Ready to go back to school? Zatanna sure is, as she and a host of other magic characters in the DCU enroll in the new YA mini-series Mystik U. Written by Alisa Kwitney and illustrated by Mike Norton, Mystik U follows Zee, Sebastian Faust, Enchantress, Sargon the Sorceror, and new character Pia as they investigate a new menace hitting campus. Kwitney is on hand to share some thoughts on each character and how the world of YA is intersecting with the darker side of DC Comics.
Matt Santori: Alisa, congratulations on launching Mystik U for DC Comics! It seems like the book was long in coming. Can you share a bit about how the project evolved into what we’re seeing in solicitation?
Alisa Kwitney: Thanks! I’m incredibly excited that this book is coming out after its long gestation. It’s been through quite a few changes. When this all began, about three years ago, I met Bobbie Chase and she talked with me about pitching some ideas. She mentioned this one idea that involved cosplay, and I thought that sounded really intriguing.
As I began to work on it, it morphed into a university and the focus shifted to watching students discover and grow their powers. As for who those students were, that was another change—originally, my mandate was to use mostly obscure and new characters. That changed, obviously!
What has remained the same is my take on college as a kind of theater where people go to improvise themselves.
MS: The idea of taking some of DC’s most prominent magic-users and rewinding back to their early college years is a ton of fun! How are you thinking about that kind of transition period in their lives — and how does magic complicate that?
AK: Well, in the real world, you might go into college thinking that you want to major in music and discover that what really excites you is environmental studies. Or you could start freshman year with a passion for theoretical math, and then find yourself challenged by the material for the first time in your life.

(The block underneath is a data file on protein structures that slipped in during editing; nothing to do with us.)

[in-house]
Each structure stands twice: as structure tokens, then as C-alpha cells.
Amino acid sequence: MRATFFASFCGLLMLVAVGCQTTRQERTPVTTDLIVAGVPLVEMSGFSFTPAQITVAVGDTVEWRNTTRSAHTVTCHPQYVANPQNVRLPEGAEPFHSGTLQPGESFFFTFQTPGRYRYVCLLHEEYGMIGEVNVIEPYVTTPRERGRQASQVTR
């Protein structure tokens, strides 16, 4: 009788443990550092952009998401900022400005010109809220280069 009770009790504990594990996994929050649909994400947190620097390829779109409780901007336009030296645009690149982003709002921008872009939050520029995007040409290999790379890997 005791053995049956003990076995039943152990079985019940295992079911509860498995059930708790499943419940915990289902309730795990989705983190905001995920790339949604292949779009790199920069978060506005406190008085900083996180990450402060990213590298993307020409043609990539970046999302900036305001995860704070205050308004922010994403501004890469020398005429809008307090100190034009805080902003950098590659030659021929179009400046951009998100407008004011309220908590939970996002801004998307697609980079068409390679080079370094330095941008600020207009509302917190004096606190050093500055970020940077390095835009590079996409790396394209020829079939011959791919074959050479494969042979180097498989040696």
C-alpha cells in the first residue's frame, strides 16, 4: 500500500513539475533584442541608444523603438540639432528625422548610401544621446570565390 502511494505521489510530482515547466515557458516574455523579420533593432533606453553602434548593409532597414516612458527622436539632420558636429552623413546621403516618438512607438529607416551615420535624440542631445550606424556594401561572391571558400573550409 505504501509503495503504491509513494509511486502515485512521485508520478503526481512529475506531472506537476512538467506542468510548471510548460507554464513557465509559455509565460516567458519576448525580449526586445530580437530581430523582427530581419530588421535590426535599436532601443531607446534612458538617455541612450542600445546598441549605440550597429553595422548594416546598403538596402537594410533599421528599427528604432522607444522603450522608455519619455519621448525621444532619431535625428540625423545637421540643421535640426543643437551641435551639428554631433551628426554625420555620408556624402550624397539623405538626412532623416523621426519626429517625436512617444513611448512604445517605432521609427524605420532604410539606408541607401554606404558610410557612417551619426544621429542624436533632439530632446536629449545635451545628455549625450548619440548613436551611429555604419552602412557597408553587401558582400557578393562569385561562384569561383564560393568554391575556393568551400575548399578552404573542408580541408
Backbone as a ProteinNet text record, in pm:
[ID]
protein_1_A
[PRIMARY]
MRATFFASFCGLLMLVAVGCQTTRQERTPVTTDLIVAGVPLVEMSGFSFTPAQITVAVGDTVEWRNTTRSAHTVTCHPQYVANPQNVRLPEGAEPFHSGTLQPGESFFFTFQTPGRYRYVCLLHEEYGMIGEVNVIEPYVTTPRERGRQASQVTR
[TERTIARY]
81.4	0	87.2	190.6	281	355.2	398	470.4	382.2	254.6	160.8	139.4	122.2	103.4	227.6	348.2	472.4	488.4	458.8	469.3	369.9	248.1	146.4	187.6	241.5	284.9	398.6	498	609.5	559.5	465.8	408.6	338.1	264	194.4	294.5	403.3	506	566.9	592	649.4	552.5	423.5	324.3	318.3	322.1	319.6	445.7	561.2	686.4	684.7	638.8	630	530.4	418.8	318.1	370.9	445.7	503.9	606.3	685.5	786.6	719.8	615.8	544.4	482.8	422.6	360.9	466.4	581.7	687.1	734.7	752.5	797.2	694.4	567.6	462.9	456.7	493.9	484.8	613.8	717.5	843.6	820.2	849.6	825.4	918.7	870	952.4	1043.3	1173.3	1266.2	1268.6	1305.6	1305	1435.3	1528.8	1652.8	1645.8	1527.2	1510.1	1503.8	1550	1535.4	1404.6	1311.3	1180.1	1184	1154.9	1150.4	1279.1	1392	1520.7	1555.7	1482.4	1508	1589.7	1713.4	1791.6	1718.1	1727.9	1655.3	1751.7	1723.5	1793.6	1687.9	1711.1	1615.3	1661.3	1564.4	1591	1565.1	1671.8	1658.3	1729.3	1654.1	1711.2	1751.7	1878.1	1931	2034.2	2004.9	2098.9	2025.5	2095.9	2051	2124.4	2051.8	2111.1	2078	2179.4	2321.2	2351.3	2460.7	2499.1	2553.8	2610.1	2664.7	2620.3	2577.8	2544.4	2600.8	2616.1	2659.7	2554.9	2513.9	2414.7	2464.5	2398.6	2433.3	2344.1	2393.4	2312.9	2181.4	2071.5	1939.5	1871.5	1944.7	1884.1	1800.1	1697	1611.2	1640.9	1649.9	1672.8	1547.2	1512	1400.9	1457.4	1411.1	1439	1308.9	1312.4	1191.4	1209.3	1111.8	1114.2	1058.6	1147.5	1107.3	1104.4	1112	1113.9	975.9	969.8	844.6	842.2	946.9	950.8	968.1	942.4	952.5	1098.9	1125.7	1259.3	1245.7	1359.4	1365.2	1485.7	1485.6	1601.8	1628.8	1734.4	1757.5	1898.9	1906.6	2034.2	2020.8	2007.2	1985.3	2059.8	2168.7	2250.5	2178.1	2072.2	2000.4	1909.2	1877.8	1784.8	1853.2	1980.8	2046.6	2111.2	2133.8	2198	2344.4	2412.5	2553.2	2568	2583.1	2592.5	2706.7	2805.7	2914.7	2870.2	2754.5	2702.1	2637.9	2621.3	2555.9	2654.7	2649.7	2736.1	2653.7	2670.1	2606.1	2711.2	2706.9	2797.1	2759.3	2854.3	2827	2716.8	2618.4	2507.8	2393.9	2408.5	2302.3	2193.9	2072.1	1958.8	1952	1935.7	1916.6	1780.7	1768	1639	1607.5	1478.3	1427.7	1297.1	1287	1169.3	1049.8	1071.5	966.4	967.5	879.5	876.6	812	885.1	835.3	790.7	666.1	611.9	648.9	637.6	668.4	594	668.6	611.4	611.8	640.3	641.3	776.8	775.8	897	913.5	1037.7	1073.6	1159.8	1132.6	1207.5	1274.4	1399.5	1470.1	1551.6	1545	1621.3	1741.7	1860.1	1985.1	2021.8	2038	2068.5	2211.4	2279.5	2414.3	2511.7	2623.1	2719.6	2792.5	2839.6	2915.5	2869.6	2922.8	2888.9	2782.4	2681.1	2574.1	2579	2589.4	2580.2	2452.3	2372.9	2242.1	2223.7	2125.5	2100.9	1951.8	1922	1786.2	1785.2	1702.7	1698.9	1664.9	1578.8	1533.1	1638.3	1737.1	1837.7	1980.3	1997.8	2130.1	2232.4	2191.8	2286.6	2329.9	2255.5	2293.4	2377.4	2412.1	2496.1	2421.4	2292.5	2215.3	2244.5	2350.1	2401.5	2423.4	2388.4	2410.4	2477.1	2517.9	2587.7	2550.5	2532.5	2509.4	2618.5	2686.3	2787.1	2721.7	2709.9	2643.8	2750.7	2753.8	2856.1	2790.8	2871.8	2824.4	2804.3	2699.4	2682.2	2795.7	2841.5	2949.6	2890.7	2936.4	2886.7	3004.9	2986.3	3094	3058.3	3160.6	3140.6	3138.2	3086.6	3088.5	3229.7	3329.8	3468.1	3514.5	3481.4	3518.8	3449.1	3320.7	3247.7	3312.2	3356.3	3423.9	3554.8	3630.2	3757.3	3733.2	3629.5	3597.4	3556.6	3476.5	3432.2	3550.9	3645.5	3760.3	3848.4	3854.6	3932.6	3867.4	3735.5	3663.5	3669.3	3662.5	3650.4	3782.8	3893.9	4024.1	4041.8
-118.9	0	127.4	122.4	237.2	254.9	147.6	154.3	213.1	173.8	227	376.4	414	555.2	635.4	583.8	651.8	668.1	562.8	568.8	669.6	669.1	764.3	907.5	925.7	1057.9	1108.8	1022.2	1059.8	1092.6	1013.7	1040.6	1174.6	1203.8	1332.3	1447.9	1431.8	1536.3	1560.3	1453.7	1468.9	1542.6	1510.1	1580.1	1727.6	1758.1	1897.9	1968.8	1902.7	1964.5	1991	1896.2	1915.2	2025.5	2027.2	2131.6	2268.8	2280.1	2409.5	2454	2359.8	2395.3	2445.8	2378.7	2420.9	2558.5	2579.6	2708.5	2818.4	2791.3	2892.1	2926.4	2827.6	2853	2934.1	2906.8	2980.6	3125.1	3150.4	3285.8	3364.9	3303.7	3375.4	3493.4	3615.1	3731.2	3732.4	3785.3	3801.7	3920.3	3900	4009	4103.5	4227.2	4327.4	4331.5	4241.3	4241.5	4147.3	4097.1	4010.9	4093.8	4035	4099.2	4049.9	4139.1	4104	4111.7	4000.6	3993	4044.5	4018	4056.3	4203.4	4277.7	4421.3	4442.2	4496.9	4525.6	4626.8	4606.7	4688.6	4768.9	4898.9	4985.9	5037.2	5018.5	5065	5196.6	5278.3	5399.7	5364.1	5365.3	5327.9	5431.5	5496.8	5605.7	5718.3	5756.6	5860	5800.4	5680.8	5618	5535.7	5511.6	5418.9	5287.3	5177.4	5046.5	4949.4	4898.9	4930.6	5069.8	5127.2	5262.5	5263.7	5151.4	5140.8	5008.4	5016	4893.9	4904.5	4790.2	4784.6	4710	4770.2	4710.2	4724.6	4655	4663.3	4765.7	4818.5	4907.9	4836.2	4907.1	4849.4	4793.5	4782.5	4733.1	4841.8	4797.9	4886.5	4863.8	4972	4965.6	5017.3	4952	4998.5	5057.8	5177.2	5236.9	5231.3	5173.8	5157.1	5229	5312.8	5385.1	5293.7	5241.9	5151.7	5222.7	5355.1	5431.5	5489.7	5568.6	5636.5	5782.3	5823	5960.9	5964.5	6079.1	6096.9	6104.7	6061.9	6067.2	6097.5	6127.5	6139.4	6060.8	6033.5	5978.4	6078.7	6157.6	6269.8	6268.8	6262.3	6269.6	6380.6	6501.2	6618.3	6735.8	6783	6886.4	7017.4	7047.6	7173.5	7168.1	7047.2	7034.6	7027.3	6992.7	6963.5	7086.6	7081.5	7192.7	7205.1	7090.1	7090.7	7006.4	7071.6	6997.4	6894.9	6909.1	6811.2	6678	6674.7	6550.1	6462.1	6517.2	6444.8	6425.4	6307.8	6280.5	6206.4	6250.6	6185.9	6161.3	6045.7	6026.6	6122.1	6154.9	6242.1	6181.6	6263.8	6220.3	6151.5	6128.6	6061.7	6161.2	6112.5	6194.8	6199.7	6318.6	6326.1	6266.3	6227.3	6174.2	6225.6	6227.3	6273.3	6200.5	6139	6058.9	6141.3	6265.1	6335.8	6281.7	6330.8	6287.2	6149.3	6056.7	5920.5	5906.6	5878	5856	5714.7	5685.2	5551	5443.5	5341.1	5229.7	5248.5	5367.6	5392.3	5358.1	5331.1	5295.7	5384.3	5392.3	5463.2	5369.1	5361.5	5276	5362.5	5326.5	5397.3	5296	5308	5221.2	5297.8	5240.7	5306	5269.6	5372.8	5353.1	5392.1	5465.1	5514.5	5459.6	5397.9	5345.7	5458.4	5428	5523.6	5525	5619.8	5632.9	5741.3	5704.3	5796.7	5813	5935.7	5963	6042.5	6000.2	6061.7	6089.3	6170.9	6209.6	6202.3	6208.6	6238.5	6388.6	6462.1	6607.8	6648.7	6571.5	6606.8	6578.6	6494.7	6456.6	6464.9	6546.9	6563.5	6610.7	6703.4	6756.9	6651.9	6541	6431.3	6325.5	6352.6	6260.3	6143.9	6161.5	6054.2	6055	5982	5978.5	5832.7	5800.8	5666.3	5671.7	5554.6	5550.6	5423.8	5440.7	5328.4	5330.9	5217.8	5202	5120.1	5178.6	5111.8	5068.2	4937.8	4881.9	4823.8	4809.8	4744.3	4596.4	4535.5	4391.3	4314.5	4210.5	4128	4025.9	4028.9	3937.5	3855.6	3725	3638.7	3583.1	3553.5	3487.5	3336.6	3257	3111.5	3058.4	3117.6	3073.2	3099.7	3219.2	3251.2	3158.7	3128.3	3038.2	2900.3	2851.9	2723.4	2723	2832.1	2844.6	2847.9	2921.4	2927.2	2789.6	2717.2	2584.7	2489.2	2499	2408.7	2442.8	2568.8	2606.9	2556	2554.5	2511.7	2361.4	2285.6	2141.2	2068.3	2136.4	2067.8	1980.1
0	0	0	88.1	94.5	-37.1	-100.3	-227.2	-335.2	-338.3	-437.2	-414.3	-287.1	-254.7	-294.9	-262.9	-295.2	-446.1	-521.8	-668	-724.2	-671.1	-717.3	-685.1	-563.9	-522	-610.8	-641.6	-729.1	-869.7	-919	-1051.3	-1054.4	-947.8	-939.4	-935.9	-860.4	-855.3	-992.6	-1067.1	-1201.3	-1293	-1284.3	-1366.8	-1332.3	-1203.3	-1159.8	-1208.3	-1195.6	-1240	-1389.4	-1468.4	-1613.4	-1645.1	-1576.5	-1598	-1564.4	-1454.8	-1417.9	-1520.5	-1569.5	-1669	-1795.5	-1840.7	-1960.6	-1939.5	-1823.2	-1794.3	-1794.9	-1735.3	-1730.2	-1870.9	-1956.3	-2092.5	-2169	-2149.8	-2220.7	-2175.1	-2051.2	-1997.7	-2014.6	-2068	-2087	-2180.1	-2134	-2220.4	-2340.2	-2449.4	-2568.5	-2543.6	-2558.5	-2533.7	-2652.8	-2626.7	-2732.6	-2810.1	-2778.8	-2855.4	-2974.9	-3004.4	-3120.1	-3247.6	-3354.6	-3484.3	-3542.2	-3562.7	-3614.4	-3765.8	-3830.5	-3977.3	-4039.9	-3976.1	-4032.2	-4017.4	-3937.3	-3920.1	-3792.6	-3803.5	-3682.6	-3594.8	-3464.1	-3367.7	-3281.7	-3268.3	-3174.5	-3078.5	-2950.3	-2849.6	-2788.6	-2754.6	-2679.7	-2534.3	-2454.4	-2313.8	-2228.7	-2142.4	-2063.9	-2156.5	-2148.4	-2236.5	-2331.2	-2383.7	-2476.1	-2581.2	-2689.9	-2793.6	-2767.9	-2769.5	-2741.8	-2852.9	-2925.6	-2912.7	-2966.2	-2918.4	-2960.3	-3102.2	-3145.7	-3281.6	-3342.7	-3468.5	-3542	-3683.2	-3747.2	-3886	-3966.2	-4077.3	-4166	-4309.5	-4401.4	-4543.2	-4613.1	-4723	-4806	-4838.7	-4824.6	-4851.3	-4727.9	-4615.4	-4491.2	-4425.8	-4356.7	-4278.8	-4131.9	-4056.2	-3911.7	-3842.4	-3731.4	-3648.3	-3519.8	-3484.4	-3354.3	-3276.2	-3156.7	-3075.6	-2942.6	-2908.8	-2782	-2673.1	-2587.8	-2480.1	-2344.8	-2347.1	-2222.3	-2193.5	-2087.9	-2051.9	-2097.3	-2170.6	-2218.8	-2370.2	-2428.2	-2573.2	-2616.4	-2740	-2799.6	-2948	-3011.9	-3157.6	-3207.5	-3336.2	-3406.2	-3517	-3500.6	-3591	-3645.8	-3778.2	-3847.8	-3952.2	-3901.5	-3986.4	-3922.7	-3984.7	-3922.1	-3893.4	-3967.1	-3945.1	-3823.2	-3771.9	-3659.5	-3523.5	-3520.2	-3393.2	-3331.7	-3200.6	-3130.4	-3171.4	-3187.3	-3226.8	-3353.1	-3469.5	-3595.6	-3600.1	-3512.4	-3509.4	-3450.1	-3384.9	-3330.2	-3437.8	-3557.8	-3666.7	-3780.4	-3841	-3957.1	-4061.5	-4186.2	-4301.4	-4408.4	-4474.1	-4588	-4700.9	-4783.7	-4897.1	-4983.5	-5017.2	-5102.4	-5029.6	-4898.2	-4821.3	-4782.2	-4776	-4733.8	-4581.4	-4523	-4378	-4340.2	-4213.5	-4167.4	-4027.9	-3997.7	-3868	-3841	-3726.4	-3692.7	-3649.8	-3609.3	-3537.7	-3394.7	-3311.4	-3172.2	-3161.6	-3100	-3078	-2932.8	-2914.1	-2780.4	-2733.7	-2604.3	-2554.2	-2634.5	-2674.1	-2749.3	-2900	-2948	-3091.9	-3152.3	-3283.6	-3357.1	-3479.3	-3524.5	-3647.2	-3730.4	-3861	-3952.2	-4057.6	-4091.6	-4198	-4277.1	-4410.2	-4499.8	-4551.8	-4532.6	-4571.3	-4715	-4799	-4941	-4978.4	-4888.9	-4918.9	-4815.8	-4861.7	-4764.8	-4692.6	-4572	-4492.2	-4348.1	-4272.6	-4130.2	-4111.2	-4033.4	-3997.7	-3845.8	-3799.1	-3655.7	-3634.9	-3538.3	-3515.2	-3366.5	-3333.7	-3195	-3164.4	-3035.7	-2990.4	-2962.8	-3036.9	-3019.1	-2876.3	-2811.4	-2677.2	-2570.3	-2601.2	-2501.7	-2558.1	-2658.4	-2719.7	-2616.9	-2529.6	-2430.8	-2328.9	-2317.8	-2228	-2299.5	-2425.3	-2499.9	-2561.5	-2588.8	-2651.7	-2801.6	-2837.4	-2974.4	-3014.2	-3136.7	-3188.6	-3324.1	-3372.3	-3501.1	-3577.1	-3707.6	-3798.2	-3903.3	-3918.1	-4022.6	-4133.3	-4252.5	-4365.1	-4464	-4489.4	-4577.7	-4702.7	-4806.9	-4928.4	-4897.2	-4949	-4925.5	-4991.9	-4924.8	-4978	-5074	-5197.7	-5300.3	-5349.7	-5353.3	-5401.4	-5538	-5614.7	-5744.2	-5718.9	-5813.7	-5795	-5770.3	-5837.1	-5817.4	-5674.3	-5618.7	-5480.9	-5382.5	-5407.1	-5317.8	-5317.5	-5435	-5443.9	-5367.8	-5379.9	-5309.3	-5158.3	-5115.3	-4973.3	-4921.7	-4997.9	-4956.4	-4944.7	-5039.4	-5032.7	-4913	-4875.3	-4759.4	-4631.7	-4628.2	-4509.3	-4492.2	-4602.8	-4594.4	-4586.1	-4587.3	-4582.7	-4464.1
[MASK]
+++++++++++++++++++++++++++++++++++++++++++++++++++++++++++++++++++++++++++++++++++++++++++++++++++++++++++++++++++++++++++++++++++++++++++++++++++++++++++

At Mystik U, these kinds of discoveries are complicated by the fact that magick isn’t as contained as math. If you mess up an equation in class, it won’t send ripples through reality.
The other complication is that using magick is like being in the mafia. If you’re not in the mafia, mafia rules tend not to apply to you. But once you’re in, you are bound by mafia laws. Once you start studying magick, the magickal world sees you and responds to you—whether you know how to handle it yet, or not.
MS: Of course, the highest profile of the group is Zatanna, and to some degree, very long time fans have seen her path from teenager to wizened mage. Are you jumping off of old stories at all or re-envisioning Zee from scratch?
AK: I always approach characters from the inside out, so my Zatanna is going to be a bit different, but I’m also a longtime Zatanna fan, and part of the fun of writing her is honoring her history. So I’m sort of combining old stories and re-envisioning Zatanna.
MS: We also see Sargon the Sorceror, the Enchantress, and Sebastian Faust as central to the story. All three characters have a bit of a darker past, although a bit of the light as well. How does that play up at this age and stage in their development?
AK: I think college is a time when people can be incredibly serious and see things through a glass darkly one minute, and then switch gears and see the absurd aspect of things. It’s a time when you can feel like Cassandra, seeing a terrible fate and not getting anyone to listen to you, and then feel entirely preoccuppied with the unexpected connection between you and someone you just met. I try to convey that dichotomy with Enchantress, of course, but also with Sargon and Faust.